Kerala, India
Red Lantern Journeys

Red Lantern Journeys specializes in arranging sightseeing tours and adventure travel packages to Asia customized to fit your schedule and interests. We focus on the best destinations in Asia including, Thailand, Vietnam, Laos, Cambodia, Myanmar, China, Mongolia, Bhutan, Tibet, Nepal, and India.


Article and photos by published | june ‘09

Many people travel to Nepal to trek and climb amongst the highest mountains in the world. However, you don’t need to don a backpack to see the mountains and experience Nepal’s unique culture and history dating to the days when Buddha walked this part of the world. The temples and shrines of Kathmandu, the beautiful architecture of the buildings in the ancient capitals of Patan and Baktapur, the mountains of the Annapurna range towering over Pokhara, and the wildlife of Chitwan National Park offer some of the most unique and diverse set of experiences in the world—without having to hike ten miles a day.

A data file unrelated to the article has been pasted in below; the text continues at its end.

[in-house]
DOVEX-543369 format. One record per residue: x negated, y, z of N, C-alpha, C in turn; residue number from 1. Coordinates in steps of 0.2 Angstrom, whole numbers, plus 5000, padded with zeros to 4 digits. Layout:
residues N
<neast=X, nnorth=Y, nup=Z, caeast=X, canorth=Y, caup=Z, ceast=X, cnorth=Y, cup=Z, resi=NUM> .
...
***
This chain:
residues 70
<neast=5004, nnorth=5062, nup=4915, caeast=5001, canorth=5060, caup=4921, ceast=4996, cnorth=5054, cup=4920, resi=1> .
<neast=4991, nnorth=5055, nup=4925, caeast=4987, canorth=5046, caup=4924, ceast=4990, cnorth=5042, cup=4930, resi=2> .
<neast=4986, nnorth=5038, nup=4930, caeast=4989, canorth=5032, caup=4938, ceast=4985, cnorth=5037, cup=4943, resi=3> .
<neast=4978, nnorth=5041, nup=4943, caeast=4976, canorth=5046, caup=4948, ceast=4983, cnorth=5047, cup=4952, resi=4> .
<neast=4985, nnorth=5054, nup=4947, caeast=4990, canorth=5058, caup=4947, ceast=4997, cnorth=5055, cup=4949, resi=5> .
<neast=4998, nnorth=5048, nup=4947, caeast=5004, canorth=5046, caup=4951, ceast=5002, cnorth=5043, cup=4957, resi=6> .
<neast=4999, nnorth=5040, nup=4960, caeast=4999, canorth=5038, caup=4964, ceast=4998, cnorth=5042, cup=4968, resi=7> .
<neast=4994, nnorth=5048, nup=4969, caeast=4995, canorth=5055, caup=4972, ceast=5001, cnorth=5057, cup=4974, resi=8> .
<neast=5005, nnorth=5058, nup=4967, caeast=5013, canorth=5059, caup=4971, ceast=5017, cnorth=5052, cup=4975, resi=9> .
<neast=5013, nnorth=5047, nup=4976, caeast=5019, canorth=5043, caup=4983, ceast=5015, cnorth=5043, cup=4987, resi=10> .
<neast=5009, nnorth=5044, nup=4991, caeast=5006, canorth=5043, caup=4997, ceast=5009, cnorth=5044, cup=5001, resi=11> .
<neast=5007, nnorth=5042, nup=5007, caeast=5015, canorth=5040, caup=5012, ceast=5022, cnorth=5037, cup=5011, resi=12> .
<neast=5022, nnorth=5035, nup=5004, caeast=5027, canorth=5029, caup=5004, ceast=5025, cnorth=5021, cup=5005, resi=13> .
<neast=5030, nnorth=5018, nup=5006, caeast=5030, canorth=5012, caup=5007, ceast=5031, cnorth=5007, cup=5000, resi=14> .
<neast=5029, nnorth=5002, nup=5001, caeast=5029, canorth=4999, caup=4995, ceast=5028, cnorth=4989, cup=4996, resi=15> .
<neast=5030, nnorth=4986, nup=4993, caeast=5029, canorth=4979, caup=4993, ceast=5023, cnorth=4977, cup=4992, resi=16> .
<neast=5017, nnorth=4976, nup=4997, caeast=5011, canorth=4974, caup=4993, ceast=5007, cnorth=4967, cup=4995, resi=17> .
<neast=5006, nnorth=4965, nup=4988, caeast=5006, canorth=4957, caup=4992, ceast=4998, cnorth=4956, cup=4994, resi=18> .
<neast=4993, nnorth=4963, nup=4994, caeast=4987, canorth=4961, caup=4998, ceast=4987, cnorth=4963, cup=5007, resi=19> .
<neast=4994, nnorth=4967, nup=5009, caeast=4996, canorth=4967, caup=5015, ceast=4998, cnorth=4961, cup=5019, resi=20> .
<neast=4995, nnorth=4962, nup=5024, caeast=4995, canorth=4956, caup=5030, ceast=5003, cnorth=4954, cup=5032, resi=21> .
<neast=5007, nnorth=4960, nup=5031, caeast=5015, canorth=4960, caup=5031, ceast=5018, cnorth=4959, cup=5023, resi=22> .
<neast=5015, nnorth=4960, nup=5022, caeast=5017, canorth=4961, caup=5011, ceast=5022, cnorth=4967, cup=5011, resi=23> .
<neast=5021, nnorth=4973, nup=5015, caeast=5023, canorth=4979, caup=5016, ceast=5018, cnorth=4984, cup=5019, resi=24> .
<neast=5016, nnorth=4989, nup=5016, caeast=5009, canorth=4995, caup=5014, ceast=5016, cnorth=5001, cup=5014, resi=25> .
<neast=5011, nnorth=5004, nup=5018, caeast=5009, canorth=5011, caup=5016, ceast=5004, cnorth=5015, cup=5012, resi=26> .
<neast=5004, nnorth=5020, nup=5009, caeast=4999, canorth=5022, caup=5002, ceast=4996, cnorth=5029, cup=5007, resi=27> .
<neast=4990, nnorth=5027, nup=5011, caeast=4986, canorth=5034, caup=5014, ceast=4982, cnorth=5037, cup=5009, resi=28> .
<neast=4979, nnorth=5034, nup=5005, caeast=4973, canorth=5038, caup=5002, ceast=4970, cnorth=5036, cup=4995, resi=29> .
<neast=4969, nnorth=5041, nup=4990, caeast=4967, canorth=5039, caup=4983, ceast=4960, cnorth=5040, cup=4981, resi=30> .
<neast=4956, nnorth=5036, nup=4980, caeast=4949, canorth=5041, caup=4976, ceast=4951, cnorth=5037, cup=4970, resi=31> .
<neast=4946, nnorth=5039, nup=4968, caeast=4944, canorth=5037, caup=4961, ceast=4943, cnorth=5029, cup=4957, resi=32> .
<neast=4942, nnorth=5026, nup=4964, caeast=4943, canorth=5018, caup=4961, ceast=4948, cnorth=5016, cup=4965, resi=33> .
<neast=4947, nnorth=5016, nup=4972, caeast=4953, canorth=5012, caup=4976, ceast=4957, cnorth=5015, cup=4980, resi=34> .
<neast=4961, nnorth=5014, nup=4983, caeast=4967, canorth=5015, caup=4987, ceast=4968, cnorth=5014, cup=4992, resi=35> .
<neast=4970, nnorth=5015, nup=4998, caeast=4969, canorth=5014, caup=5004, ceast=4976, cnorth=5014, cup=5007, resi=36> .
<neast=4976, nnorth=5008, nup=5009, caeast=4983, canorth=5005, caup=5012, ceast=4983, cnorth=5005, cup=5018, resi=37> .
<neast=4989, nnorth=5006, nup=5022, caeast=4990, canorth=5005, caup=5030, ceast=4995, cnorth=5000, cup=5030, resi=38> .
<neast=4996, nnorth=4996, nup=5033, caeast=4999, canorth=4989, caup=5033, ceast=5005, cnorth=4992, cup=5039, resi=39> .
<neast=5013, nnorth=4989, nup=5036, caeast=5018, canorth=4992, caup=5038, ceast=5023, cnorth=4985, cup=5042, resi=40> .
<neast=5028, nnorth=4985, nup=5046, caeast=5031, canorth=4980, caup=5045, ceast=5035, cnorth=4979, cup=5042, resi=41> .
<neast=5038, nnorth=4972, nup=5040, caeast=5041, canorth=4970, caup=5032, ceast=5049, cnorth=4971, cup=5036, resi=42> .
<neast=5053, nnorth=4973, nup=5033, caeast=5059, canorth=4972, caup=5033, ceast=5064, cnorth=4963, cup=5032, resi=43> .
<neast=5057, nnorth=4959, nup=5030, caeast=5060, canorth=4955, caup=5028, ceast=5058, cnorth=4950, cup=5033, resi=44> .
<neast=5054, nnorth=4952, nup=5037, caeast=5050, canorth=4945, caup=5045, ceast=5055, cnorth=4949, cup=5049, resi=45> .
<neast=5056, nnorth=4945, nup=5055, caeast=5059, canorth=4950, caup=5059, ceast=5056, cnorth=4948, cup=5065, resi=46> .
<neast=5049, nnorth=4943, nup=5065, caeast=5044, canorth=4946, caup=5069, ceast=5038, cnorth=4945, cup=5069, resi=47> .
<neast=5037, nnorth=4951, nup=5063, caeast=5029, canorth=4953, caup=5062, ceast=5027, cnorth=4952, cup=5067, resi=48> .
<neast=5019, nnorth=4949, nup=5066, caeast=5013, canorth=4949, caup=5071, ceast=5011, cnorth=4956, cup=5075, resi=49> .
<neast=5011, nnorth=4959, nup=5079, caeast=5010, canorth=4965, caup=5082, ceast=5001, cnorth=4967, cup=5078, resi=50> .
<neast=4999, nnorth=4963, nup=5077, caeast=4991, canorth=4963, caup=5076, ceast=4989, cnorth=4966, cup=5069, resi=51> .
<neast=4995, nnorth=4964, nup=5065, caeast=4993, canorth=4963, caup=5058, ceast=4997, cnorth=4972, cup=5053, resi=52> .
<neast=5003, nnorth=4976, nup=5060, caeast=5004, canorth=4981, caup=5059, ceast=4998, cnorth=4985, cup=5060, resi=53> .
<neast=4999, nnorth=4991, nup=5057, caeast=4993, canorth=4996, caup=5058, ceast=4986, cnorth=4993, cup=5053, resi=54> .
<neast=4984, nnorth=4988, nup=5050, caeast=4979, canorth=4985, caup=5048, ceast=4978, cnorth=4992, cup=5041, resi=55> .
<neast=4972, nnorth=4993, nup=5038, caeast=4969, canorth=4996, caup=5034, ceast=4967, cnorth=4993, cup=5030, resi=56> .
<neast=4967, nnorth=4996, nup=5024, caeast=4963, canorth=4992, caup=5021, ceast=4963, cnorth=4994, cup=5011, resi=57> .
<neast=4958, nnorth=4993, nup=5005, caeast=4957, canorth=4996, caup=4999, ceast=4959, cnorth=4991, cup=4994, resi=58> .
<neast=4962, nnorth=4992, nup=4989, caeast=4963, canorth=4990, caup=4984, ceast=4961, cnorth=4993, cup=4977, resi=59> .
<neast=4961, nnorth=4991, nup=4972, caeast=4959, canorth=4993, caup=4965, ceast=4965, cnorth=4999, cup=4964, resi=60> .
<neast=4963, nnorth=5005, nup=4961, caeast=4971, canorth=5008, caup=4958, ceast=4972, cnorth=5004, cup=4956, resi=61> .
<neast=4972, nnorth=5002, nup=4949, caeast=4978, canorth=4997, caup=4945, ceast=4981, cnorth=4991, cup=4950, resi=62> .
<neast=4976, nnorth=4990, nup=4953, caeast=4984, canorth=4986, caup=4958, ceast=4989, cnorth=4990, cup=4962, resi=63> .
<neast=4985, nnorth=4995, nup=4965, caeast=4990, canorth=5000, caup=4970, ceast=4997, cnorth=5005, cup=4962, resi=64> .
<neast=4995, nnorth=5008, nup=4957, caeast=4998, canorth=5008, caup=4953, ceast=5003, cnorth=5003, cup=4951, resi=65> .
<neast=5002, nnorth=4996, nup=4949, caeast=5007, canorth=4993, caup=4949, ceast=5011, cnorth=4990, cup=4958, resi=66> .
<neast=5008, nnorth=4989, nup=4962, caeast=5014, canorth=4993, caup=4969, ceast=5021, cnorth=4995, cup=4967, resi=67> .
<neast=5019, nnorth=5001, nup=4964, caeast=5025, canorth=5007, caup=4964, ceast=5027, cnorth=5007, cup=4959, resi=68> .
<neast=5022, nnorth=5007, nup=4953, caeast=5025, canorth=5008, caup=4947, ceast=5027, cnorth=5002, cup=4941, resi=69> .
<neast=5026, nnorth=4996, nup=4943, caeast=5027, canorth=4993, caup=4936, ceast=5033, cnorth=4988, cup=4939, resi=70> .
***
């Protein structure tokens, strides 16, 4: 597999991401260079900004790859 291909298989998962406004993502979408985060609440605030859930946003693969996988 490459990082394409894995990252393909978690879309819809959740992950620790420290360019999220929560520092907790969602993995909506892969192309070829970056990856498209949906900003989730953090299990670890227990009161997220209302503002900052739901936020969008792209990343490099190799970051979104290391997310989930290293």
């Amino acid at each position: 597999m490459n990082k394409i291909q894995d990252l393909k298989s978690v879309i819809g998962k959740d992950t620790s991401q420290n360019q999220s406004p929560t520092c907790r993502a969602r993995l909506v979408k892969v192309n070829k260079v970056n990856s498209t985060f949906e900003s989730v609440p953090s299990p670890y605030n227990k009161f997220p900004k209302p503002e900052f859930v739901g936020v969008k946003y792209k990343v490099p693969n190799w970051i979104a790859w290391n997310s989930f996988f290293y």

My passion is mountain climbing and I’ve trekked and climbed in Nepal on several occasions, including an attempt to climb Mt. Everest in 2005. However, my last trip in March 2009 was with my 69-year-old mother and 70-year-old aunt, and we focused on sightseeing in and around Pokhara and Kathmandu and visiting an orphanage that I support there. These two women are only moderately adventurous and their main hobby is quilting, but my involvement in the orphanage by raising money through a benefit climb of Mt. Rainier in Washington State the last four years piqued their interest. They wanted to help the orphanage by donating more than money, so I arranged a two-week trip for them and adjusted my schedule so that I could be with them for part of that time.

The day after they arrived in Kathmandu, we flew to Pokhara for a couple of days. The 30-minute flight on a small turboprop airplane flies at about 20,000 feet and gives an incredible view of the Himalaya when the weather is good. Be sure to get a seat on the right side of the airplane!